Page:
President Trump’s barrage of racist tweets on Sunday ignited precisely the kind of firestorm he wanted. So on Monday he doubled down — and then tripled down, again attacking the four nonwhite Democratic women in Congress he had just urged to “go back” to their countries. He accused them, without a hint of irony, of “racist hatred,” and claimed that they hate America, even that they support al-Qaeda.
As he unfolds his toxic strategy for the general election — an us-vs.-them blueprint relying heavily on social media to inflame supporters and polarize the country — Trump is cementing his position as a leading figure in the current wave of populist authoritarian leaders who have undercut democracy across the globe.
Watch the tactics of Hungary’s Viktor Orban, the Philippines’ Rodrigo Duterte, Italy’s Matteo Salvini and the growing number of their nationalist imitators, and you will see the pattern now familiar to Americans.
A key tactic for such leaders is leveraging social media to identify and demonize critics, usually people engaged in activities that are normal in a functioning democracy — such as belonging to a different political party, working as a journalist or criticizing the president — and labeling them as a threat to the nation.
In Hungary, Orban, whose efforts to dismantle democratic safeguards have alarmed Europe, tagged George Soros as a supposedly nefarious menace to the country. Orban helped brand Soros, a wealthy Hungarian Jew who has used much of his fortune to promote the spread of democracy, into an international pariah to the far right. Conveniently, attacking Soros served as a dog whistle for anti-Semites — just as Trump’s tweets this weekend sent an unmistakable signal to those who wanted to hear it.
In the Philippines, Duterte, another populist leader steadily dismantling the rule of law, has launched a barrage of legal actions against journalist Maria Ressa, who leads one of the last remaining independent media organizations there. Duterte initially led the charge over Facebook, but then unleashed the judiciary against her. Ressa has been arrested repeatedly on a multitude of charges, including a thinly veiled accusation of being a foreign agent. It helps Duterte’s cause that Ressa is gay in a deeply Catholic country, a good foil in an us-vs.-them model. Like Alexandria Ocasio-Cortez, Ilhan Omar or Rashida Tlaib, she’s a perfect example of someone who doesn’t conform to the leader’s definition of “us.”
The new wave of nationalist populists needs to find that ideal “other,” a person or group it can anoint as the official threat, as an impediment to the return to some former mythical national greatness. In Italy, Salvini, the head of the far-right League (Lega) party, currently serving as interior minister, targets refugees. That the wave of migrants from a few years ago has died down is only a minor inconvenience. Salvini still exploits it at every opportunity, the more controversial the better. The bigger the headlines, the bigger the outrage, the more he thrives. Sound familiar?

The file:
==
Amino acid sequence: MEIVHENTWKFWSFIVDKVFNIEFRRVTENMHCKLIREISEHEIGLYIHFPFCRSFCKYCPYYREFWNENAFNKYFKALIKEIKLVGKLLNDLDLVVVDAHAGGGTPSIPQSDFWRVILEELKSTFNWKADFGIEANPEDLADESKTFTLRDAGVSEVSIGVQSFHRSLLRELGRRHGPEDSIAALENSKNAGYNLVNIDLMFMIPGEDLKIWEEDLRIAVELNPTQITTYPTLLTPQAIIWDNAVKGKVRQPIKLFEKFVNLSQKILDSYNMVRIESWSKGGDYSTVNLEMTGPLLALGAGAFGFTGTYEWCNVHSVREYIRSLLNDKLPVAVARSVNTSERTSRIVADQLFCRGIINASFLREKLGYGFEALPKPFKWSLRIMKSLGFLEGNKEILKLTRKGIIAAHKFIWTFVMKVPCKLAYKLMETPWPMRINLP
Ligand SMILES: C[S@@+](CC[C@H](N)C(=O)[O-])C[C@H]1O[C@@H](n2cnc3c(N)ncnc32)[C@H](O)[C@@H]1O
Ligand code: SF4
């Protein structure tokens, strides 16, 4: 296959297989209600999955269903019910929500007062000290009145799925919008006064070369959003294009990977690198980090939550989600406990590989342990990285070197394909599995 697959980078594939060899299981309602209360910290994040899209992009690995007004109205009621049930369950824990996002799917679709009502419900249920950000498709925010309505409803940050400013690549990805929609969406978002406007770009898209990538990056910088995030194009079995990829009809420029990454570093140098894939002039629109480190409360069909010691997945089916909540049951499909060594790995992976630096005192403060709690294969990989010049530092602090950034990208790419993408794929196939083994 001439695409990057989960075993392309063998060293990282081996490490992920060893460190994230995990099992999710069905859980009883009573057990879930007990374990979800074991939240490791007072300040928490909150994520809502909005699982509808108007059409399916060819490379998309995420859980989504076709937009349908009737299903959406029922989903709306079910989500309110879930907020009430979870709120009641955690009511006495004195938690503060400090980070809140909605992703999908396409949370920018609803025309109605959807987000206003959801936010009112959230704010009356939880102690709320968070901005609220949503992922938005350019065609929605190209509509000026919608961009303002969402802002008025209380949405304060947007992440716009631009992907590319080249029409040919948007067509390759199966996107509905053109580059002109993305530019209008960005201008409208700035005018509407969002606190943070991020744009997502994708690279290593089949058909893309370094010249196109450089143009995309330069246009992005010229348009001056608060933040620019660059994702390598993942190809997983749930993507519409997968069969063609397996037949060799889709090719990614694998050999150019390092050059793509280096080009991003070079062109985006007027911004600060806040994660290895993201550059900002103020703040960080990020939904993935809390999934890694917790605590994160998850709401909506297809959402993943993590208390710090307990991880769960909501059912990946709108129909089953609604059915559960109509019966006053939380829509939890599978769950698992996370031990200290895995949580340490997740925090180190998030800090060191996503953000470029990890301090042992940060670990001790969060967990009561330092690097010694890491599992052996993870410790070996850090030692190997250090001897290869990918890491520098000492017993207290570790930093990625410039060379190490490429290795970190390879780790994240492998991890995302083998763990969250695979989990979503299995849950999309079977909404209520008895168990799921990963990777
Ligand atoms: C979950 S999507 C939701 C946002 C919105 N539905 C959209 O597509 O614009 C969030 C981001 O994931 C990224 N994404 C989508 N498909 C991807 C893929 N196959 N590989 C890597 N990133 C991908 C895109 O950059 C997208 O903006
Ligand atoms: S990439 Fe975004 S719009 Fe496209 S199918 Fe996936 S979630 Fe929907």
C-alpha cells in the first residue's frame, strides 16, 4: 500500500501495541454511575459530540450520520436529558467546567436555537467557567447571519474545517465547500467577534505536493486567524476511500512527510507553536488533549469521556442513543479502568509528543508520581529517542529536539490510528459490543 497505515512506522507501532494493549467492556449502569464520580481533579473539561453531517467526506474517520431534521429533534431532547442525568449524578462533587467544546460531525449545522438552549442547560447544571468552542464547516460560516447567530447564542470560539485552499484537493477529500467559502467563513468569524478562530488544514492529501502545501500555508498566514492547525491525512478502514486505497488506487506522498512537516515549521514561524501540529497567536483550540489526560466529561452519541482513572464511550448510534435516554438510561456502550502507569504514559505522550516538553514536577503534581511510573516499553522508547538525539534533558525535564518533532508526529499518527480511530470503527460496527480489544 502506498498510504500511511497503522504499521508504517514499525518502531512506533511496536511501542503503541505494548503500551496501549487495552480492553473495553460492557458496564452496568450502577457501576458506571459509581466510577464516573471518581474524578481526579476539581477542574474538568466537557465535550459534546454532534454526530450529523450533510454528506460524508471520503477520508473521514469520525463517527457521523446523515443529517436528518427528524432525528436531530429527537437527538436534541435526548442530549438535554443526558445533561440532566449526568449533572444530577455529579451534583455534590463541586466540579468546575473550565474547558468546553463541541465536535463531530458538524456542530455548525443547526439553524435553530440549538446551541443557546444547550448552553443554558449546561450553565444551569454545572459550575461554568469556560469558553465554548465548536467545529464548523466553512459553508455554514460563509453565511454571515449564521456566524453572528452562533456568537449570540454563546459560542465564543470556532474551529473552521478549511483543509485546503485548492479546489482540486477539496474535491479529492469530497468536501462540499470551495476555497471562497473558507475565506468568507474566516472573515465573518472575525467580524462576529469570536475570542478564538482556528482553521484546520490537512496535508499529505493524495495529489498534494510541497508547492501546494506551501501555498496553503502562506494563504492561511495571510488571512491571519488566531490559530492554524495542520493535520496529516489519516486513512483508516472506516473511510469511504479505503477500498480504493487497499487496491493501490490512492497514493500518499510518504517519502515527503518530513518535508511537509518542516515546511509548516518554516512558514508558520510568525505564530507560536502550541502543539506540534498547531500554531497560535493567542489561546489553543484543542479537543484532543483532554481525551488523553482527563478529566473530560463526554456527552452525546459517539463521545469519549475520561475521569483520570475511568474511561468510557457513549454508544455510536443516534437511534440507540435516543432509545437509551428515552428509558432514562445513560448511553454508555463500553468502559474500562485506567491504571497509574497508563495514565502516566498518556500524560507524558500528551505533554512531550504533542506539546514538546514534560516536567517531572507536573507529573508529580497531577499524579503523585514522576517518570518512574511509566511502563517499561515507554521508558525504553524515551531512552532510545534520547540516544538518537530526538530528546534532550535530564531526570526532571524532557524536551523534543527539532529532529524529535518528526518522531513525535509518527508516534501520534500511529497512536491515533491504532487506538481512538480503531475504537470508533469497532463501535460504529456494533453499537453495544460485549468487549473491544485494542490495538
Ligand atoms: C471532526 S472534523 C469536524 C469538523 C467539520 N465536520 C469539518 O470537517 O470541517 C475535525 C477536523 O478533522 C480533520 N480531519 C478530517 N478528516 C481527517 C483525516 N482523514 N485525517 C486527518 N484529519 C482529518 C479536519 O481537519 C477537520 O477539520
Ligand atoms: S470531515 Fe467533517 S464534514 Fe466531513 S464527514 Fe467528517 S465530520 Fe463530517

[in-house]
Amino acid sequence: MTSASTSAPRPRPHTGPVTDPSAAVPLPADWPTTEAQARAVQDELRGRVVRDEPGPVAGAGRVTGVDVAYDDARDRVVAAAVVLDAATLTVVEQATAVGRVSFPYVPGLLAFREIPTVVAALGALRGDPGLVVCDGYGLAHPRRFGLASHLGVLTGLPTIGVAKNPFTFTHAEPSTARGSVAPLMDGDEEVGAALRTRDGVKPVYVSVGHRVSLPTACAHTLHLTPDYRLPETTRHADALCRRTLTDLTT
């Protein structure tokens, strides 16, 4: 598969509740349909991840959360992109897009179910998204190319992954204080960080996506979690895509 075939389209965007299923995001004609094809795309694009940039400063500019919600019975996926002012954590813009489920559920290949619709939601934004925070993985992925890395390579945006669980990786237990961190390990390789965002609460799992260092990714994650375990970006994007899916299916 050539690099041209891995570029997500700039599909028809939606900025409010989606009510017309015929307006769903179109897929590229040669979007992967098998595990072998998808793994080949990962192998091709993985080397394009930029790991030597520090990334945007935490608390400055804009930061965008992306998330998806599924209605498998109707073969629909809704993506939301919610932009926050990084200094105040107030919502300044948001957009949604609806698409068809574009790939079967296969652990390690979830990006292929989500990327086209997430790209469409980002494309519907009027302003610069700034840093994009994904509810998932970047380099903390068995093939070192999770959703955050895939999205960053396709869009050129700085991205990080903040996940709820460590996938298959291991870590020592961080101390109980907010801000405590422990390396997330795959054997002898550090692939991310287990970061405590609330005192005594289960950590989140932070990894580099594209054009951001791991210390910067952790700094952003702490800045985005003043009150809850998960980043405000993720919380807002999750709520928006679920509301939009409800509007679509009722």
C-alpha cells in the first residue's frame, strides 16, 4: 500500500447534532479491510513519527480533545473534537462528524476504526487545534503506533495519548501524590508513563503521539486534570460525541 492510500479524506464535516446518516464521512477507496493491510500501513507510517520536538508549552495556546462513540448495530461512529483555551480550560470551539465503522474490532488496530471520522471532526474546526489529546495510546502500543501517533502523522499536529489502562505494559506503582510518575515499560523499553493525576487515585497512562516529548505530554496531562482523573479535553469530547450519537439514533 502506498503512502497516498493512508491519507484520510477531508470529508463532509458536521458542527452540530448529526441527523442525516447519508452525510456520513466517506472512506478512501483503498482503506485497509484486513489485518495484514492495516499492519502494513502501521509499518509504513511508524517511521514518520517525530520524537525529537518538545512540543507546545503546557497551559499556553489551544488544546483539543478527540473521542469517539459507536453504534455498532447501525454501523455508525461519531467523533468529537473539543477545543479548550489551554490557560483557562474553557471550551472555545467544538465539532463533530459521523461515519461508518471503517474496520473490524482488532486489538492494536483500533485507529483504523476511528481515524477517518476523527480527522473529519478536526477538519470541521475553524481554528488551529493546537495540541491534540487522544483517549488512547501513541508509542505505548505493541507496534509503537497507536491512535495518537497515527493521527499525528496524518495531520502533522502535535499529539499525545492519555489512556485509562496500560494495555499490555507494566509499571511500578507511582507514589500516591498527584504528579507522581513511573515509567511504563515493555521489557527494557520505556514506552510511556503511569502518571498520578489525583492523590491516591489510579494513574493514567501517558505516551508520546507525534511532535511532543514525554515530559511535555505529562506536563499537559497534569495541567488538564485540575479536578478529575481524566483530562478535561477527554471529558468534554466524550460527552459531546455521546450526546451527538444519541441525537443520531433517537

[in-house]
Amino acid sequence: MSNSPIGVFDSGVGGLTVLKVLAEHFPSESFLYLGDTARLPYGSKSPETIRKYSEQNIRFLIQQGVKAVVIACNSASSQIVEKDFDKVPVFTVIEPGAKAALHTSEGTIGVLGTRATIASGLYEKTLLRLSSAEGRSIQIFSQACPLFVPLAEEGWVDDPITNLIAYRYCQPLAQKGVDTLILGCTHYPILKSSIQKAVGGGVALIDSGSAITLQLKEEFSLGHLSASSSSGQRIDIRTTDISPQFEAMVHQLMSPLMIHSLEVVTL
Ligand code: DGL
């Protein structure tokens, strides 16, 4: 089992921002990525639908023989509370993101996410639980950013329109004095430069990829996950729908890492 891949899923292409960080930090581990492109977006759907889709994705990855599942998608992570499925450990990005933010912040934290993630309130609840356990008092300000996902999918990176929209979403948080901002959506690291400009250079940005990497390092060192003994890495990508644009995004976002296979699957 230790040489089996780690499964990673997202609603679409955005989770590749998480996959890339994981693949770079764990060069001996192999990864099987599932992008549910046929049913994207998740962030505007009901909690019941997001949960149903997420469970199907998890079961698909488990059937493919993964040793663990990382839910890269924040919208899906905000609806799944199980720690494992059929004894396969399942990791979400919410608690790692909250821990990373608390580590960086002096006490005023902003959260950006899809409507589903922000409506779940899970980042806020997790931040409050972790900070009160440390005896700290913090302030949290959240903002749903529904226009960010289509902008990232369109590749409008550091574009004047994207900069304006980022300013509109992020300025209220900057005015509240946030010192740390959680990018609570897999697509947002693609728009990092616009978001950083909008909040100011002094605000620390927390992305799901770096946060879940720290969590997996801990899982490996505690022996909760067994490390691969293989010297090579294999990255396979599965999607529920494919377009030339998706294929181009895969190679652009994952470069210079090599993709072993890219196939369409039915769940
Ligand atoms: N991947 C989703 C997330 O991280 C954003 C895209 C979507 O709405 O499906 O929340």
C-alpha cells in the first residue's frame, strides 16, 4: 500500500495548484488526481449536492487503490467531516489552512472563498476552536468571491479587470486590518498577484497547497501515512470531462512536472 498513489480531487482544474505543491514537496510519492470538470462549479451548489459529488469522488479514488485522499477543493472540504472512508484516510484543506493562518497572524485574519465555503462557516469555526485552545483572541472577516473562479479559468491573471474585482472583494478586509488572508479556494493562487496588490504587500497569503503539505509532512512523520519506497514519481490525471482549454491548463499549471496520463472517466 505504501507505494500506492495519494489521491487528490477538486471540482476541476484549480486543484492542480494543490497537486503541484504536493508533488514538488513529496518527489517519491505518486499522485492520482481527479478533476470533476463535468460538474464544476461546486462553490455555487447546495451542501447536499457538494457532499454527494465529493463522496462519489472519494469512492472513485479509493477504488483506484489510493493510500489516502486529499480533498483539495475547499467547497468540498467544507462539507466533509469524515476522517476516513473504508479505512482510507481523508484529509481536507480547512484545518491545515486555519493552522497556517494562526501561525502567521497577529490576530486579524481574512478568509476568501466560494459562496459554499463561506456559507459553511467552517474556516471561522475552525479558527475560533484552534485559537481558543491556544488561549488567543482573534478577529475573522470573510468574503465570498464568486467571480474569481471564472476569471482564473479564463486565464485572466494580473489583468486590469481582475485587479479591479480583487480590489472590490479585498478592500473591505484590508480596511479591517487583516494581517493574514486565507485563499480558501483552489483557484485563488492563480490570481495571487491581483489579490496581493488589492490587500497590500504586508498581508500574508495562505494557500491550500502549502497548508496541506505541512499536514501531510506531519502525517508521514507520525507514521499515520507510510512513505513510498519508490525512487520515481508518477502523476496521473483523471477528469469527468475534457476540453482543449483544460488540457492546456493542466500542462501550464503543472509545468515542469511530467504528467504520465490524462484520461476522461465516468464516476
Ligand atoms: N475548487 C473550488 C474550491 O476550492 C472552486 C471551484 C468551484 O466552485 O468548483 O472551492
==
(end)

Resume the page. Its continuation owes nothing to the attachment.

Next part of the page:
Trump may want to claim credit for pioneering 21st-century authoritarian nationalism, but it’s really his idol, Russia’s Vladimir Putin, and another man from the opposite side of the political spectrum, the late Venezuelan leader Hugo Chávez, who led the way.
Early on, Putin capitalized on the widespread fear of Chechens, minority Muslims who carried out horrific terrorist attacks as part of their rebellion against Moscow. As his authoritarianism came into full view and the Chechen threat faded, Putin went after Russia’s LGBT community, turning them into the focus of fear, while wrapping himself in a nationalist flag with full support of Russia’s religious leaders. That’s when the band Pussy Riot lambasted the church’s support for Putin. Some members ended up in prison.
Chávez, too, used the media to demonize his critics as disloyal to the country, while turning himself into the object of adulation. His endless performances on the call-in television show “Aló Presidente” were the Twitter of the day, before Twitter existed. His critics, he claimed, worked for “the Empire,” meaning the United States, and were the enemies of the people.
What we see now from Trump — his racist attacks against controversial Democratic lawmakers, his much-advertised multi-city raids against migrants, the family separations and the inhumane conditions at migrant internment centers — is all part of the same effort, an election campaign plan.
Migrant raids and cages overcrowded with Central American men, women and children are not really part of a policy aimed at solving a crisis on the border. They are part of a propaganda campaign.
Immigration officials reacted with bewilderment when Trump gave advance notice of impending raids. But there’s no mystery. The objective of the announcement is to alert Trump’s most fervent supporters that he’s their man, and he’s on the job. It trumpets a reminder that the president stands for what they consider to be “real Americans.”
The playbook has many elements — from politicizing law enforcement to undermining notions of objective truth to undercutting the independence of central bankers. But above all, it demands conjuring monsters, inventing enemies and keeping the base fired up, aroused and excited to have such a forceful leader. We’ve already seen this scenario in many countries.
And we should expect to see plenty more of it from Trump as his 2020 reelection campaign gets underway.